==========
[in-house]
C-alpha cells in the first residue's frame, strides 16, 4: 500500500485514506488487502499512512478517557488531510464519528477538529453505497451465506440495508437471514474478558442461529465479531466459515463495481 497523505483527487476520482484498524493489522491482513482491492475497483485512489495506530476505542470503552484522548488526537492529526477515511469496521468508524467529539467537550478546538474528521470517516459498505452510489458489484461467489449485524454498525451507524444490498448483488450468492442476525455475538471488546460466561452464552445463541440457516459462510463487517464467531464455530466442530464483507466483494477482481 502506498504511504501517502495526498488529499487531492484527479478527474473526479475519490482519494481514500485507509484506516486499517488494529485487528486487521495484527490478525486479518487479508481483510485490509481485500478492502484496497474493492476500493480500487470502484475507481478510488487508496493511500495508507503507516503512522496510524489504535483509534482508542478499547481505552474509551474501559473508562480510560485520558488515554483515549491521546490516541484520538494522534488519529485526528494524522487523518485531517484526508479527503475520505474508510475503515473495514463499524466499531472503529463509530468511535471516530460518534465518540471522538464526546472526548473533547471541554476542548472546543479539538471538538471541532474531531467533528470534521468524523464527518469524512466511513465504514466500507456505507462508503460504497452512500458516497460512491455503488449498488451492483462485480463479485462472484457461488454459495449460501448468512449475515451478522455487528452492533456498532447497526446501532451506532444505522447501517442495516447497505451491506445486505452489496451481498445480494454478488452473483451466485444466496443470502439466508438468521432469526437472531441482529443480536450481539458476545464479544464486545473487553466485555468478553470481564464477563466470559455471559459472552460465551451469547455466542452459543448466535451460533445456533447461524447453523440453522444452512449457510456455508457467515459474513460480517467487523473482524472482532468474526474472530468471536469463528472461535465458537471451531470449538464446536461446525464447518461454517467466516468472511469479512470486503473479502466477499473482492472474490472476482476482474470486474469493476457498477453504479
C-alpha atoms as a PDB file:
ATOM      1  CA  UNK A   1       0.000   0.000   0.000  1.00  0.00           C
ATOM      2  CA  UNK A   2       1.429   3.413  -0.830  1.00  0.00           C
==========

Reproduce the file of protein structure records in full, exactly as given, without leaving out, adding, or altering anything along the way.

[in-house]
C-alpha cells in the first residue's frame, strides 16, 4: 500500500485514506488487502499512512478517557488531510464519528477538529453505497451465506440495508437471514474478558442461529465479531466459515463495481 497523505483527487476520482484498524493489522491482513482491492475497483485512489495506530476505542470503552484522548488526537492529526477515511469496521468508524467529539467537550478546538474528521470517516459498505452510489458489484461467489449485524454498525451507524444490498448483488450468492442476525455475538471488546460466561452464552445463541440457516459462510463487517464467531464455530466442530464483507466483494477482481 502506498504511504501517502495526498488529499487531492484527479478527474473526479475519490482519494481514500485507509484506516486499517488494529485487528486487521495484527490478525486479518487479508481483510485490509481485500478492502484496497474493492476500493480500487470502484475507481478510488487508496493511500495508507503507516503512522496510524489504535483509534482508542478499547481505552474509551474501559473508562480510560485520558488515554483515549491521546490516541484520538494522534488519529485526528494524522487523518485531517484526508479527503475520505474508510475503515473495514463499524466499531472503529463509530468511535471516530460518534465518540471522538464526546472526548473533547471541554476542548472546543479539538471538538471541532474531531467533528470534521468524523464527518469524512466511513465504514466500507456505507462508503460504497452512500458516497460512491455503488449498488451492483462485480463479485462472484457461488454459495449460501448468512449475515451478522455487528452492533456498532447497526446501532451506532444505522447501517442495516447497505451491506445486505452489496451481498445480494454478488452473483451466485444466496443470502439466508438468521432469526437472531441482529443480536450481539458476545464479544464486545473487553466485555468478553470481564464477563466470559455471559459472552460465551451469547455466542452459543448466535451460533445456533447461524447453523440453522444452512449457510456455508457467515459474513460480517467487523473482524472482532468474526474472530468471536469463528472461535465458537471451531470449538464446536461446525464447518461454517467466516468472511469479512470486503473479502466477499473482492472474490472476482476482474470486474469493476457498477453504479
C-alpha atoms as a PDB file:
ATOM      1  CA  UNK A   1       0.000   0.000   0.000  1.00  0.00           C
ATOM      2  CA  UNK A   2       1.429   3.413  -0.830  1.00  0.00           C